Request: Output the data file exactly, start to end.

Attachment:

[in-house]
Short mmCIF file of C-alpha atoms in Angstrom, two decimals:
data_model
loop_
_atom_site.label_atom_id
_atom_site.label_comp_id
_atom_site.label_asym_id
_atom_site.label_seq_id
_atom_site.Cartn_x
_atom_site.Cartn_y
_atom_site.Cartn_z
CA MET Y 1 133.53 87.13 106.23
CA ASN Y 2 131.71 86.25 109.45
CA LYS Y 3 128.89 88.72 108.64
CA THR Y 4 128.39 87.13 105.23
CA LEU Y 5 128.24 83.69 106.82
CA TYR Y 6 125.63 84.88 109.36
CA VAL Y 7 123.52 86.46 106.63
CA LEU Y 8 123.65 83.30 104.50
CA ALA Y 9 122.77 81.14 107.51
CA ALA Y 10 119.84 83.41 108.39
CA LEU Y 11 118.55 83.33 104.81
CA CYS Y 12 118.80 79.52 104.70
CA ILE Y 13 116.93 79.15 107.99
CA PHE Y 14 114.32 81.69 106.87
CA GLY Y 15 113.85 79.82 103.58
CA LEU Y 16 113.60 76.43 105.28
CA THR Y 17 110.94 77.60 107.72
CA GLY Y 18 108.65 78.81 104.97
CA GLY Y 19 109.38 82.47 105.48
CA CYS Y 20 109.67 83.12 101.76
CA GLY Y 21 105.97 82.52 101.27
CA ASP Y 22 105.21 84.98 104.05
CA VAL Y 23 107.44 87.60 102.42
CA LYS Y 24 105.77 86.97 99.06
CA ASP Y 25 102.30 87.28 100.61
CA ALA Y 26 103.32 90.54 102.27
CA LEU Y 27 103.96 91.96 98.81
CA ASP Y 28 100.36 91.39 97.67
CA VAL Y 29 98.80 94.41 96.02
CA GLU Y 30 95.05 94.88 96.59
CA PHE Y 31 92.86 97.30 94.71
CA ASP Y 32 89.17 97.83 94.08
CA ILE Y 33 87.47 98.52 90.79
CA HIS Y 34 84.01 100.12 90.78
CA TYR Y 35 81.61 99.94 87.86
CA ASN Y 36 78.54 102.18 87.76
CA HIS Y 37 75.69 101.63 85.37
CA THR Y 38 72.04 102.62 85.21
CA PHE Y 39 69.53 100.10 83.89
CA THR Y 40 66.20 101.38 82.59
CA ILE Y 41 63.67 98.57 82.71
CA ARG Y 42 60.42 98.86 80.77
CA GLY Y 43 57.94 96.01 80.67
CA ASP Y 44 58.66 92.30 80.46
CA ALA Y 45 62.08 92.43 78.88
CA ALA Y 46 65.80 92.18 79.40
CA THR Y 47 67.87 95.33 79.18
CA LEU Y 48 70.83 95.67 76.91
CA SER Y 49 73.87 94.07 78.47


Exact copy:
[in-house]
Short mmCIF file of C-alpha atoms in Angstrom, two decimals:
data_model
loop_
_atom_site.label_atom_id
_atom_site.label_comp_id
_atom_site.label_asym_id
_atom_site.label_seq_id
_atom_site.Cartn_x
_atom_site.Cartn_y
_atom_site.Cartn_z
CA MET Y 1 133.53 87.13 106.23
CA ASN Y 2 131.71 86.25 109.45
CA LYS Y 3 128.89 88.72 108.64
CA THR Y 4 128.39 87.13 105.23
CA LEU Y 5 128.24 83.69 106.82
CA TYR Y 6 125.63 84.88 109.36
CA VAL Y 7 123.52 86.46 106.63
CA LEU Y 8 123.65 83.30 104.50
CA ALA Y 9 122.77 81.14 107.51
CA ALA Y 10 119.84 83.41 108.39
CA LEU Y 11 118.55 83.33 104.81
CA CYS Y 12 118.80 79.52 104.70
CA ILE Y 13 116.93 79.15 107.99
CA PHE Y 14 114.32 81.69 106.87
CA GLY Y 15 113.85 79.82 103.58
CA LEU Y 16 113.60 76.43 105.28
CA THR Y 17 110.94 77.60 107.72
CA GLY Y 18 108.65 78.81 104.97
CA GLY Y 19 109.38 82.47 105.48
CA CYS Y 20 109.67 83.12 101.76
CA GLY Y 21 105.97 82.52 101.27
CA ASP Y 22 105.21 84.98 104.05
CA VAL Y 23 107.44 87.60 102.42
CA LYS Y 24 105.77 86.97 99.06
CA ASP Y 25 102.30 87.28 100.61
CA ALA Y 26 103.32 90.54 102.27
CA LEU Y 27 103.96 91.96 98.81
CA ASP Y 28 100.36 91.39 97.67
CA VAL Y 29 98.80 94.41 96.02
CA GLU Y 30 95.05 94.88 96.59
CA PHE Y 31 92.86 97.30 94.71
CA ASP Y 32 89.17 97.83 94.08
CA ILE Y 33 87.47 98.52 90.79
CA HIS Y 34 84.01 100.12 90.78
CA TYR Y 35 81.61 99.94 87.86
CA ASN Y 36 78.54 102.18 87.76
CA HIS Y 37 75.69 101.63 85.37
CA THR Y 38 72.04 102.62 85.21
CA PHE Y 39 69.53 100.10 83.89
CA THR Y 40 66.20 101.38 82.59
CA ILE Y 41 63.67 98.57 82.71
CA ARG Y 42 60.42 98.86 80.77
CA GLY Y 43 57.94 96.01 80.67
CA ASP Y 44 58.66 92.30 80.46
CA ALA Y 45 62.08 92.43 78.88
CA ALA Y 46 65.80 92.18 79.40
CA THR Y 47 67.87 95.33 79.18
CA LEU Y 48 70.83 95.67 76.91
CA SER Y 49 73.87 94.07 78.47